UCSF

Residencies open the door for diverse careers in pharmacy

Every spring, over a hundred UCSF PharmD students receive their diplomas and embark on budding careers as pharmacists. Thanks to the ever-growing ways in which pharmacists contribute to the delivery of health care, from administering vaccinations to helping patients manage complex medication lists, many School of Pharmacy graduates choose to specialize further with pharmacy residencies, preparing them to contribute to different subfields of health care.

“Pharmacists are becoming more involved in clinical decision-making and direct patient care, which necessitates more advanced pharmacy training,” said Mandy Brown, PharmD, director of UCSF’s PGY1 (post-graduate year 1) Pharmacy Residency Program. “So there’s an increased demand for residency training to meet the future of our profession.”

Pharmacy residency programs like UCSF’s aren’t a strict necessity for a successful career in the field, but the additional training opens up a variety of ways for pharmacists to help patients, whether through research, education, or policy, or through patient care outside of traditional pharmacies.

UCSF’s PGY1 program builds on the training provided in pharmacy school by exposing pharmacists to specialties like long-term care and emergency care, in addition to general pharmacy responsibilities, like sterile compounding and order verification. Some residents also take electives with the California Poison Control System, housed in the School’s Department of Clinical Pharmacy, or UCSF Health’s Investigational Drugs Service.

“I chose to pursue a PGY1 to further expand my clinical knowledge and pharmacy workflow skills,” said current UCSF PGY1 Francesca Alcala, PharmD. “And I chose UCSF’s program specifically because the preceptors are very invested in learners’ growth and development through the feedback that they give.”

Exploring specializations through practice

Alcala’s schedule varies depending on the rotation, but for in-patient rotations, she usually begins her workday by checking on her patients and attending rounds. She then shares medication recommendations for discussion with her colleagues, including attending physicians, nurse practitioners, other pharmacists, and medical interns.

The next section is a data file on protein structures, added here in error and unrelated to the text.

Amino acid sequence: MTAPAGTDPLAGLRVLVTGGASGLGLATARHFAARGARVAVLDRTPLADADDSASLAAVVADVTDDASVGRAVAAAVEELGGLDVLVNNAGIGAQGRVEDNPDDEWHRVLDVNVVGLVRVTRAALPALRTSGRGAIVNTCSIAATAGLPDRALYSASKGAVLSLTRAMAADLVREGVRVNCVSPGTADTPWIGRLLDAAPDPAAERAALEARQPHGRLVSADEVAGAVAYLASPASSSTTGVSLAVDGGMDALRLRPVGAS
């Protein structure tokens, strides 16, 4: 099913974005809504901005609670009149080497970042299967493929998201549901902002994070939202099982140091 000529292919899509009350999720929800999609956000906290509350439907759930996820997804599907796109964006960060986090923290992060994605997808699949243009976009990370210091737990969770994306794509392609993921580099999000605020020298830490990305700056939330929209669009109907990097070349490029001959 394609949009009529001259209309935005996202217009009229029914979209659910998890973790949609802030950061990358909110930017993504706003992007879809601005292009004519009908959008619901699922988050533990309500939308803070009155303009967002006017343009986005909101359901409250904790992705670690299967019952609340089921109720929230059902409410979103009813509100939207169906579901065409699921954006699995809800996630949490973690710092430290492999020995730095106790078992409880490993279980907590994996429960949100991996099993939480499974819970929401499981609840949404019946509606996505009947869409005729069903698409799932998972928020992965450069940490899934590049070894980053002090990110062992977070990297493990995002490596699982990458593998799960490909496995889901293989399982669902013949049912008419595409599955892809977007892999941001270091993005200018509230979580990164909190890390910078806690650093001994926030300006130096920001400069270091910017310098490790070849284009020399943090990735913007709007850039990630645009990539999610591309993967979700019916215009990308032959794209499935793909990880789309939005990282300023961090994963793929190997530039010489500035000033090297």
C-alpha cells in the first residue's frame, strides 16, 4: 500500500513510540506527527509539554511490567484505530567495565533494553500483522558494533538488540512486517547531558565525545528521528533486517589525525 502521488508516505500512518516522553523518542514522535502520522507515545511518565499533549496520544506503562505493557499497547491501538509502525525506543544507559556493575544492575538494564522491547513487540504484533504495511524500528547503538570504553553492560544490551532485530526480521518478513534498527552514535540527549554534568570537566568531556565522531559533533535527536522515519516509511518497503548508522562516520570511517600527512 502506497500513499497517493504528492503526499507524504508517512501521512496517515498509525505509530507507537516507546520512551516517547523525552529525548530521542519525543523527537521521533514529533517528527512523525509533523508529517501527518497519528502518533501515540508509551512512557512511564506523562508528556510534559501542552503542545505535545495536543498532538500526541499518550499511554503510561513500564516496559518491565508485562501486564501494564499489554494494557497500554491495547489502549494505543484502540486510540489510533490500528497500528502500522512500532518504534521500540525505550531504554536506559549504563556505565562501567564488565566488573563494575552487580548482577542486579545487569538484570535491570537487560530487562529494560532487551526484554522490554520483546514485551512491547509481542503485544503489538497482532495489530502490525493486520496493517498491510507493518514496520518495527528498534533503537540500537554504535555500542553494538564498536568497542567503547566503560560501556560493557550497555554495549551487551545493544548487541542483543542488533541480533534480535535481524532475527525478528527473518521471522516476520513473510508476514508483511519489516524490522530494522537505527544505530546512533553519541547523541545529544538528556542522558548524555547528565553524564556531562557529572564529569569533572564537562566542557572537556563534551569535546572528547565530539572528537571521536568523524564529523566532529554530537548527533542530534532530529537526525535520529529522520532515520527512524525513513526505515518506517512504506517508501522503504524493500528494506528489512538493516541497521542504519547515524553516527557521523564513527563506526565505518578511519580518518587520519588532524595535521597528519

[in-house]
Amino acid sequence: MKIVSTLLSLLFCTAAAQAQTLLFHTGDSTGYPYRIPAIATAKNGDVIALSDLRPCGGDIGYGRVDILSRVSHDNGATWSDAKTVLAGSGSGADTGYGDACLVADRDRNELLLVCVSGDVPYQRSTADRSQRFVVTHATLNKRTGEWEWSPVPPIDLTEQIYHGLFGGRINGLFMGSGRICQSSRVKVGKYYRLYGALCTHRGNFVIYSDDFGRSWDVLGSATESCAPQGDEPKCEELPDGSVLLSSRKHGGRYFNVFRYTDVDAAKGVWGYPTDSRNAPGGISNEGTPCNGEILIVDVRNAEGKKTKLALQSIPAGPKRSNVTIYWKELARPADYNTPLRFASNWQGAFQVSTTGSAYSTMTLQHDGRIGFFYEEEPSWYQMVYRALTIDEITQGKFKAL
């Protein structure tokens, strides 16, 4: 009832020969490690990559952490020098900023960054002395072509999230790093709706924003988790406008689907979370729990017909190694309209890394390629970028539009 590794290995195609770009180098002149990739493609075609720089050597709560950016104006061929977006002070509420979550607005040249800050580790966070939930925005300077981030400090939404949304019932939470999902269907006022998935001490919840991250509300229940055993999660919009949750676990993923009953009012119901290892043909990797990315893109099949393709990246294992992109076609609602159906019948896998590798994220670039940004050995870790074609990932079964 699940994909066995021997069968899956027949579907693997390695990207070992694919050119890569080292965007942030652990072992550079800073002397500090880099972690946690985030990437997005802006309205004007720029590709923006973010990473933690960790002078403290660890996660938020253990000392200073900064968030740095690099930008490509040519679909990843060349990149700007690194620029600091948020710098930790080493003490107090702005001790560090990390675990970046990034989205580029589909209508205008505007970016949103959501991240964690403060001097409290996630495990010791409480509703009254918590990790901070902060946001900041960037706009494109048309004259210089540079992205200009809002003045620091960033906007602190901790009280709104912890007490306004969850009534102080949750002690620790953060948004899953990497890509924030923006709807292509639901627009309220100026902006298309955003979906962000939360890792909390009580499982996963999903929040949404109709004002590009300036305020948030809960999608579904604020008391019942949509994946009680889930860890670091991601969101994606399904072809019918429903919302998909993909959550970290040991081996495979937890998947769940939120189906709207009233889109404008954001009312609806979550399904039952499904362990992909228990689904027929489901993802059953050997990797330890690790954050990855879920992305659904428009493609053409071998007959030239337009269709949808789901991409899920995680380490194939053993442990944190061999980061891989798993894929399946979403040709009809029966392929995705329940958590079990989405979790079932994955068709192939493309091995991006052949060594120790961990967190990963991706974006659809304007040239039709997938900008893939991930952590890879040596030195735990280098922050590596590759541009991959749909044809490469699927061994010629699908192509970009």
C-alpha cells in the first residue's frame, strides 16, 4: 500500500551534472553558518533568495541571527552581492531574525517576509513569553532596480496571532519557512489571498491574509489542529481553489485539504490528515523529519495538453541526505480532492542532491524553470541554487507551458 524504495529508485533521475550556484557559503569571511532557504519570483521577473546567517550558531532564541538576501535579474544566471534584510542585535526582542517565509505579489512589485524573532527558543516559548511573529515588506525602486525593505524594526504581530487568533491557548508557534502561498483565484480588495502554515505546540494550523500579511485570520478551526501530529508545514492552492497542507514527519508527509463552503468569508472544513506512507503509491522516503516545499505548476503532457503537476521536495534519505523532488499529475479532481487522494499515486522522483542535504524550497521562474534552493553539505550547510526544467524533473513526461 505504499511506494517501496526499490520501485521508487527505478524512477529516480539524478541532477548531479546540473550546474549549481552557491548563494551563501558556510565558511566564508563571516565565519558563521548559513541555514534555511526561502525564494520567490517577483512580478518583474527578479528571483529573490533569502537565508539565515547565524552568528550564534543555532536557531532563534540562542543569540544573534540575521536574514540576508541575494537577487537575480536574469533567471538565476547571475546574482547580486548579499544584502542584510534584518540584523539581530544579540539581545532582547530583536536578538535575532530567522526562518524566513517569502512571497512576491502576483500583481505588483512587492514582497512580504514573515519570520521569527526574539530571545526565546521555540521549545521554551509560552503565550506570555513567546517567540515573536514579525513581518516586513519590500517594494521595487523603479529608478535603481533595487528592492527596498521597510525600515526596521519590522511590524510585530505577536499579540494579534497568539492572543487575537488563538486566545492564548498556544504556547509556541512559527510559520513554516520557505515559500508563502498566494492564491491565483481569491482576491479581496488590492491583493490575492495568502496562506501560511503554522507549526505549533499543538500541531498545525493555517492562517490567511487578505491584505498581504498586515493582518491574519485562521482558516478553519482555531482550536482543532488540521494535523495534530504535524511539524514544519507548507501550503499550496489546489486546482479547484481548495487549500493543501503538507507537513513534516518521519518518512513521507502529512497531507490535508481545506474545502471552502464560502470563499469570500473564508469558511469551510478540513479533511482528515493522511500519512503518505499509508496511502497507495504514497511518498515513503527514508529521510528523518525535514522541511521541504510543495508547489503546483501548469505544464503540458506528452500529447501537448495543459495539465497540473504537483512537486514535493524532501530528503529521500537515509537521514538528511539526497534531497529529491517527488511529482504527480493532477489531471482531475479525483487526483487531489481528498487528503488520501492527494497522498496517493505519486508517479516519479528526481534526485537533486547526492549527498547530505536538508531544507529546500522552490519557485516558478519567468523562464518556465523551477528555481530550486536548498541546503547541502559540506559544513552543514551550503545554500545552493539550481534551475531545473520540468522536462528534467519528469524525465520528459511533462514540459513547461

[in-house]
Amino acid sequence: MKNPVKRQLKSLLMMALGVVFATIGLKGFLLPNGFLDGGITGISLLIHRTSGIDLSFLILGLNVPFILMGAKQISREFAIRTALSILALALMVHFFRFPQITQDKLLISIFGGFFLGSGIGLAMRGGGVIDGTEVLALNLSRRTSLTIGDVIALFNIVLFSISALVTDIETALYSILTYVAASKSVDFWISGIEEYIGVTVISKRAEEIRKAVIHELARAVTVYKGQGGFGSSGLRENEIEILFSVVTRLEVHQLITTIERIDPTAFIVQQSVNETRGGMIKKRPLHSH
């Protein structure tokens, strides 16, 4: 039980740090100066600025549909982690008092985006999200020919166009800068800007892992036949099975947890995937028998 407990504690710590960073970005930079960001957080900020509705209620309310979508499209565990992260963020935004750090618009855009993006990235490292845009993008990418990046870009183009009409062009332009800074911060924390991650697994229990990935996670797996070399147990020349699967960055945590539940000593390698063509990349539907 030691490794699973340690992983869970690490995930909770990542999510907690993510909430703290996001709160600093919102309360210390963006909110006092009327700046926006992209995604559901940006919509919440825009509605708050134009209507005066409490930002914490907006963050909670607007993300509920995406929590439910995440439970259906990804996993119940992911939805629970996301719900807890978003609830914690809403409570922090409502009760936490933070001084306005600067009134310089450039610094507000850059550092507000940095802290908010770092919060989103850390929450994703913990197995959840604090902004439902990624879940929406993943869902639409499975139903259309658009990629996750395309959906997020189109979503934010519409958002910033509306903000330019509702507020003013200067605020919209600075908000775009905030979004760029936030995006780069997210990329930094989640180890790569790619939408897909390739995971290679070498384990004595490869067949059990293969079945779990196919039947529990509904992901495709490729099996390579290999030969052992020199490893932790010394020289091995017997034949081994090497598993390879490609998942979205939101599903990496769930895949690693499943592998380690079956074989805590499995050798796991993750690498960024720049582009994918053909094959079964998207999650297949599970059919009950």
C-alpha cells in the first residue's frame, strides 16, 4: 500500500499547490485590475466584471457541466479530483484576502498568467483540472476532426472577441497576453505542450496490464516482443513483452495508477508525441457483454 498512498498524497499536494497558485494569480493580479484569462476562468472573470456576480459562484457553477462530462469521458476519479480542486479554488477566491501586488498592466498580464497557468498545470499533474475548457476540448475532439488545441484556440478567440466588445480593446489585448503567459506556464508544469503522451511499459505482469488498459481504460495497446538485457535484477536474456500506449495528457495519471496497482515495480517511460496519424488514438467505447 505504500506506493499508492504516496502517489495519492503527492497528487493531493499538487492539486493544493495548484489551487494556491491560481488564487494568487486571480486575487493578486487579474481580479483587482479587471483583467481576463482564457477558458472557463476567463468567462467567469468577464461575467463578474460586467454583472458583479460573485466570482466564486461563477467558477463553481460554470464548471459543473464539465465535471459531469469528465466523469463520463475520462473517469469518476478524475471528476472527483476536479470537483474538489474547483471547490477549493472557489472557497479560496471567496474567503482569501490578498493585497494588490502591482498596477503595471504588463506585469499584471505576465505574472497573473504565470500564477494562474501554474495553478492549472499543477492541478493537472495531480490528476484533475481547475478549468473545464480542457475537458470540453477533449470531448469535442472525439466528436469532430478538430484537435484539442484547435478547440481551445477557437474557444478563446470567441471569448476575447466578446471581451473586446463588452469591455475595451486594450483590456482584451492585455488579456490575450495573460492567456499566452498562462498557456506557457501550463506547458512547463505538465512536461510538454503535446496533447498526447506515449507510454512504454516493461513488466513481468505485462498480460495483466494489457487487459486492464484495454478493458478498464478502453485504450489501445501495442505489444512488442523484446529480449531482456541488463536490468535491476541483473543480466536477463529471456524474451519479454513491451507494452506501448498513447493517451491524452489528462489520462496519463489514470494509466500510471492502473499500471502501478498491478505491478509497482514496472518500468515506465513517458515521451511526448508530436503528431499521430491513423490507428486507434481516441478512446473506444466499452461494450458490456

Following these mornings of on-the-ground pharmacy care, Alcala’s afternoon agenda may include discharge counseling, topic presentations, patient case discussions, research project meetings, administration committee duties, or teaching.

“A common misconception is that a PGY1 is primarily focused on clinical rotations, but there’s another layer of work and activities that residents do as well,” she said. As her experience shows, preparing data for publication and designing lessons in pharmacy education might not seem like typical pharmacy duties, but they are vital for pushing the field forward.

Most UCSF PGY1 residents go on to also complete PGY2 (post-graduate year 2) residencies, and Alcala is no exception. She will begin UCSF’s PGY2 Oncology Pharmacy Residency Program in the summer of 2022, where she intends to further explore medication options in hematology (the study of blood and blood disorders) and oncology (the study of cancers).

“I’ve worked with some of the [PGY2] preceptors already and gained insight into UCSF’s operational model during my PGY1, so I feel excited and prepared for what to expect later this year,” she said. “From my PGY2 experience, I hope to gain even more insight into how chemotherapy medications get to our cancer patients.”

Forging individual paths through careers in pharmacy

On the other hand, some UCSF PGY1 residents enter the workforce after just one year of residency. Eugene Burbige, PharmD, who completed his first year of pharmacy residency at UCSF in 2021, considered pursuing a PGY2 in psychiatry, but chose to head directly into his current position as an acute care inpatient pharmacist at UC Davis Medical Center.

“It’s easy to get into the cycle of constantly applying for these kinds of educational opportunities,” said Burbige. “But I just felt prepared with what I wanted to do and what my goals were, and in the end, a PGY2 didn’t really line up with those.”

For both Alcala and Burbige, the years after PGY1 will bring even more opportunities to deepen their patient care abilities, setting them up for a lifetime of ongoing professional growth.

“The diverse range of experiences in UCSF’s PGY1 residency program really helped me learn how to manage my time effectively and to feel comfortable in a wide range of pharmacy environments,” said Burbige. “So here, at UC Davis, even if I don’t know how to do something, I’m confident that I can figure it out, persevere, and contribute in the end.”

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About the School: The UCSF School of Pharmacy aims to solve the most pressing health care problems and strives to ensure that each patient receives the safest, most effective treatments. Our discoveries seed the development of novel therapies, and our researchers consistently lead the nation in NIH funding. The School’s doctor of pharmacy (PharmD) degree program, with its unique emphasis on scientific thinking, prepares students to be critical thinkers and leaders in their field.